EWEA’s campaign to support the development of wind energy across Europe reached a new high this week: over 1,000 turbines have now been adopted by citizens across Europe.

Campaign leader, Elke Zander, was at the European Maritime days event in Gijon, Northern Spain last week where her campaign received a positive welcome. “It is very encouraging to see people are interested to learn about our campaign and are keen to adopt turbines to support it,” she said.

Spain is also still the winner when it comes to the total number of turbines adopted, with 188 turbines already claimed, but Global Wind Day – the next big event – could well change that.

Zander is now looking forward to Global Wind Day on 15 June, designed to spread the message about the benefits of wind energy all over the world. Events will take place throughout the globe and EWEA is certain to make a big splash in Brussels by putting up a wind turbine blade on Rond Point Schuman from 1-15 June.

To adopt a turbine and find out more about the campaign, click here.
To find out what’s going on near you for Global Wind Day, click here.

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World’s first 6 MW turbine park

» By | Published 25 May 2010 |

Eleven turbine towers, six of which are already connected to the electricity grid providing power to thousands of homes, stand tall and proud on the Levant de Mons plateau near Estinnes, Belgium. It’s a grey, cold day when we visit and the wind’s obvious strength is turning the blades at a consistent rate of knots.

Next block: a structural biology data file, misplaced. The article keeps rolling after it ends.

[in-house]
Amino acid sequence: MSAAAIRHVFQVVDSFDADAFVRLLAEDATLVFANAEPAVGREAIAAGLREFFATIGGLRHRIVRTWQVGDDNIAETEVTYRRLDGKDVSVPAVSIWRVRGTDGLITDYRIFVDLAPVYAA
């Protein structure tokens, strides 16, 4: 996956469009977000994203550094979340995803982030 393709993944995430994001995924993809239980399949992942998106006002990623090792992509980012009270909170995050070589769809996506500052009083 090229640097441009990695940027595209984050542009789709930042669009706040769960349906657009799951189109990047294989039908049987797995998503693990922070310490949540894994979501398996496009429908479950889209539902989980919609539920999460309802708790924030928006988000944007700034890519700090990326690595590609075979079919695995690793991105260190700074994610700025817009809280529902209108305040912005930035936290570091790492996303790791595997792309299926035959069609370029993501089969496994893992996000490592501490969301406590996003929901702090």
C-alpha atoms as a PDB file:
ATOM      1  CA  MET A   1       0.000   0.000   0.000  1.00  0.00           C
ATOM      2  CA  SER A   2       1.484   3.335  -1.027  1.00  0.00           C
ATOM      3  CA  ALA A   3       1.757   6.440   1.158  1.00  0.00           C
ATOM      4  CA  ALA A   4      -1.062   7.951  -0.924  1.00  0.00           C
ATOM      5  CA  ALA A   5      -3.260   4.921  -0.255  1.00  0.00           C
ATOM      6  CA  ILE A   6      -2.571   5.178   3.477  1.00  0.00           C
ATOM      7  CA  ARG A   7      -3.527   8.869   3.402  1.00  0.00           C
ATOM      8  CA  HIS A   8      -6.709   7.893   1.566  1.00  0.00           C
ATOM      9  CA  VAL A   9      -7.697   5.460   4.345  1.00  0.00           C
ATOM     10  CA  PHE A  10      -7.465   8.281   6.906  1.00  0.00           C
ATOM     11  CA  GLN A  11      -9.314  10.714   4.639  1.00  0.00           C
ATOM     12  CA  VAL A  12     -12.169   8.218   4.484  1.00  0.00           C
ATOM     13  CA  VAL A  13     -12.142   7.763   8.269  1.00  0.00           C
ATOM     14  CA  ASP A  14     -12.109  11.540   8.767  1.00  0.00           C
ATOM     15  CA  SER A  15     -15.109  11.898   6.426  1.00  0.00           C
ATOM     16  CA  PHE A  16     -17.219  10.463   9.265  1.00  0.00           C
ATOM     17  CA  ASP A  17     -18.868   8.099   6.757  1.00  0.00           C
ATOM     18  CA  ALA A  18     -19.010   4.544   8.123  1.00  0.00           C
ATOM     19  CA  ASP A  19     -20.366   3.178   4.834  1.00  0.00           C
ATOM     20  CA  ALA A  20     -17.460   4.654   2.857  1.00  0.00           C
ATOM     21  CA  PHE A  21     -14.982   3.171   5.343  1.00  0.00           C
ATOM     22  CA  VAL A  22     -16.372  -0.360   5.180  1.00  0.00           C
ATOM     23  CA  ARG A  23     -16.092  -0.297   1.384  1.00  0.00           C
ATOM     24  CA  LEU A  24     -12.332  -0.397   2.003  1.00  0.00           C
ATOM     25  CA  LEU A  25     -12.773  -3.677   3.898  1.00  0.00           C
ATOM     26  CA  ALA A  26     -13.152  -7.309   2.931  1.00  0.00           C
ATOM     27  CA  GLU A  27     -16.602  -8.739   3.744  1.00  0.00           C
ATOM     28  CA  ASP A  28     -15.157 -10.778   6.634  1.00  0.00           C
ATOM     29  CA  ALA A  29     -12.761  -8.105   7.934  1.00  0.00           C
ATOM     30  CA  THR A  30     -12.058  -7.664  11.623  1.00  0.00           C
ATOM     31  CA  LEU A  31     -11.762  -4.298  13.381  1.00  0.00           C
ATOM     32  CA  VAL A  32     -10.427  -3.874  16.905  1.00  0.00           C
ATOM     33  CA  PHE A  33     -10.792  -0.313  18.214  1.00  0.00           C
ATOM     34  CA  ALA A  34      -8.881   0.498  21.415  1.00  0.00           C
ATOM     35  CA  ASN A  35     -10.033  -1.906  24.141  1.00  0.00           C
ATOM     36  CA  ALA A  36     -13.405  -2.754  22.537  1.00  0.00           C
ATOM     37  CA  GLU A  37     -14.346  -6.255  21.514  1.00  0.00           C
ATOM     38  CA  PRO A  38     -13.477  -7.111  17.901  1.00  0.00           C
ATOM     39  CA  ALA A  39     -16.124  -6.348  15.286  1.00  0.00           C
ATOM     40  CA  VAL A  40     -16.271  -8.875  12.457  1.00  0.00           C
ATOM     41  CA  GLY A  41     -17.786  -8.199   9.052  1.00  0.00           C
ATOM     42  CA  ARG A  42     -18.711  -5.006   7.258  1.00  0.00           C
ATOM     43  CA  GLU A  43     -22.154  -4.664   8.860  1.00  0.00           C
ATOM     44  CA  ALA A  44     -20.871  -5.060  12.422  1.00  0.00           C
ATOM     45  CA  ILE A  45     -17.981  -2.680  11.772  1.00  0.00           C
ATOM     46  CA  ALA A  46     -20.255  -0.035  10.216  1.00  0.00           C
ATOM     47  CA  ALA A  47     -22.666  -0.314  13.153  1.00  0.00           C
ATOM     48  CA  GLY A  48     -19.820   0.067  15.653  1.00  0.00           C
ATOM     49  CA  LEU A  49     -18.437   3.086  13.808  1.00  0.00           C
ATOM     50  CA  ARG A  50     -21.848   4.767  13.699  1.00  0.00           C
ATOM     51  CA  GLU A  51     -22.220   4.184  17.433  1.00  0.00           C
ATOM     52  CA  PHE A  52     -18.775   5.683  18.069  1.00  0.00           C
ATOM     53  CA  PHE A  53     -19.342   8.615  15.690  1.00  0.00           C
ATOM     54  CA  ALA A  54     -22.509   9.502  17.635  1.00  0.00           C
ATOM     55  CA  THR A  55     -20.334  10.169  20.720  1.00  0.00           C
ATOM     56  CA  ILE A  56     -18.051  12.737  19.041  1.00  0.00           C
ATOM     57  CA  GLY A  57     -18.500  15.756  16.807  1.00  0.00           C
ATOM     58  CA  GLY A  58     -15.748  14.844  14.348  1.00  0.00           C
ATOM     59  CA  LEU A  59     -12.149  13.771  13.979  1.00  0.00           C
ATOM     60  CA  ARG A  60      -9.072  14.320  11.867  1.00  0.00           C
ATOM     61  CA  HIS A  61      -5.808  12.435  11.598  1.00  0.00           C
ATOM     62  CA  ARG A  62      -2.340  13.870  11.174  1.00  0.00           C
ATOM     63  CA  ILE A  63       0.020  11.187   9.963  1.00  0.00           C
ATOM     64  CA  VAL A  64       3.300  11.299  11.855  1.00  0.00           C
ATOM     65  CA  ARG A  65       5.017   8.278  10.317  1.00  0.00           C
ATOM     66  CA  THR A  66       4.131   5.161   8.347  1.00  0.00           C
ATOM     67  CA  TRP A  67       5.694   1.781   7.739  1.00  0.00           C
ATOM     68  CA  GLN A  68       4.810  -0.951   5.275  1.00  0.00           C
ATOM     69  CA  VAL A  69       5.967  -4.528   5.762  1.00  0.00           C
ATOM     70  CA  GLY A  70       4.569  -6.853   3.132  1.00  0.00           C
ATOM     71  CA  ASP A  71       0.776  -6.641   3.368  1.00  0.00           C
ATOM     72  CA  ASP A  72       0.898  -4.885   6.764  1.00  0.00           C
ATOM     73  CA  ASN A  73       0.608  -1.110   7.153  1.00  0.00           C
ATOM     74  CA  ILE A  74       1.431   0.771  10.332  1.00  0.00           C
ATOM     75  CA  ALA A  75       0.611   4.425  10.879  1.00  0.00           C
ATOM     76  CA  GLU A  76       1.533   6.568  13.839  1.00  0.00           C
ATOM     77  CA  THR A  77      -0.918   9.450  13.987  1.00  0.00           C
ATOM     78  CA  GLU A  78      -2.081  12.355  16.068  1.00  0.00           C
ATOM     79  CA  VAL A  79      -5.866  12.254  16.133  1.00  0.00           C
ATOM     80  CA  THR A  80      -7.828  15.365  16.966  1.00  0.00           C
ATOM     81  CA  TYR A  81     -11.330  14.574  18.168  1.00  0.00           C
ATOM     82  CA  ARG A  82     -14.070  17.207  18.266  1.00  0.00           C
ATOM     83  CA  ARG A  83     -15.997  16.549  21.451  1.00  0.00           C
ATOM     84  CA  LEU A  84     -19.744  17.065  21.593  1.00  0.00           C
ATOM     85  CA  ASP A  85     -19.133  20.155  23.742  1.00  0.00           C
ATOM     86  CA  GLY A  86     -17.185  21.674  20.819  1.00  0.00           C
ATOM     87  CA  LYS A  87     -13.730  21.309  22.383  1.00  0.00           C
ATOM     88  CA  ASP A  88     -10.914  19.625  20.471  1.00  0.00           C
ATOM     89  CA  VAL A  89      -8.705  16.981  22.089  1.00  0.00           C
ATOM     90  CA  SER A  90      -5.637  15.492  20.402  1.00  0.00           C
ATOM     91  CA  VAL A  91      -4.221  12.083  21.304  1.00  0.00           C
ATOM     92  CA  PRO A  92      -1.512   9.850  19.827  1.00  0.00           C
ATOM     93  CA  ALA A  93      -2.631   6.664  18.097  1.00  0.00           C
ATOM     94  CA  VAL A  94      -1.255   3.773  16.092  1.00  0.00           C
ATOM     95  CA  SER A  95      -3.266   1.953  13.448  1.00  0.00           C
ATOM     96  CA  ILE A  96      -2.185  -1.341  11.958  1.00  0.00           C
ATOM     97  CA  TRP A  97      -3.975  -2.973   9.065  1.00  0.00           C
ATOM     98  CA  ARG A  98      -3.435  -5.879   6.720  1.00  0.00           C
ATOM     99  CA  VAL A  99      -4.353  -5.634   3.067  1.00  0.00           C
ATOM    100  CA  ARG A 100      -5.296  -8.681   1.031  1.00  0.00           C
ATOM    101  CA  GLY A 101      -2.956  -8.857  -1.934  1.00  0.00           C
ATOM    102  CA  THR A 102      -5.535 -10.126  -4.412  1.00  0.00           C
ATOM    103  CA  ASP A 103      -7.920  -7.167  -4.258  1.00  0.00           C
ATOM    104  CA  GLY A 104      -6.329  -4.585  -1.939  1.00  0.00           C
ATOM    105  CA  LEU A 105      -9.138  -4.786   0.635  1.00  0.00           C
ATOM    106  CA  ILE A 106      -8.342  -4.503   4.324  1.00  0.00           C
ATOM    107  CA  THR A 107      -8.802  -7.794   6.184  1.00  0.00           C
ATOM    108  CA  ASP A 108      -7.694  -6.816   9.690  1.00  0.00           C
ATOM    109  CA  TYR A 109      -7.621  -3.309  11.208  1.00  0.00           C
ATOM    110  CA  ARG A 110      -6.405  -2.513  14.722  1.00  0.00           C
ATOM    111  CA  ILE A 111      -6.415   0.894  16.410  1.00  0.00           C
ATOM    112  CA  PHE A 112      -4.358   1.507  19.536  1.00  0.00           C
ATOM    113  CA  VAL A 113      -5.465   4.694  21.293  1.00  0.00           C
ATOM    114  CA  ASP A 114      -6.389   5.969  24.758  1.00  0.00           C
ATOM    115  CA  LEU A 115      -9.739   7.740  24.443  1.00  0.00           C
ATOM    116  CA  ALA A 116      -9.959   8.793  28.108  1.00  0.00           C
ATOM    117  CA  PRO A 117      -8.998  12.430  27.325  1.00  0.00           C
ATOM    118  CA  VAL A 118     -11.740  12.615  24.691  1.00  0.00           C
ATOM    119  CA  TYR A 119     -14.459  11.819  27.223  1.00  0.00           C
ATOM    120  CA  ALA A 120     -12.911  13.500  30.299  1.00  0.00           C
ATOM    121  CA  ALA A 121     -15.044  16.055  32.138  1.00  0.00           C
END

What’s different about these turbines is the sheer amount of power they can produce – at 6 MW each they are the largest ever to be installed on land. Once all these impressive machines are connected to the grid, they will provide power for 50,000 homes – more than enough to keep the lights on in nearby town Mons.

Built by Enercon, these E-126 turbines sit on a 27 metre-large concrete foundation and are connected to the electricity grid via 11km of underground cables. Installing them requires one of the world’s largest cranes and hefty lorries capable of transporting the turbine and its components from the factory in Germany to the farm in Belgium.

We pick our way through the pools of mud surrounding the turbines and go inside a turbine tower where the noise of electricity-generation is intense. The tower is 131 metres tall and inside is a panel indicating just how much electricity is being produced at the time, wind speed and direction, and whether or not the turbine is connected to the grid. WindVision, the company developing the project, estimates that annually the Estinnes turbines will produce 187,000,000 kWh of electricity.

Back outside and close-up to the tower, today, the noise is no louder than the sound of the wind or traffic passing on the nearby main road. In addition, turbines are now slowed down at night to reduce sound from the wind turbines reaching residents.

Local children have already adorned the grey towers with wind-friendly messages such as “les éoliennes, c’est cool,” and “je suis folle des éoliennes.”

Once the Estinnes park has been completed, WindVision hopes 6 MW turbines will be installed across Europe.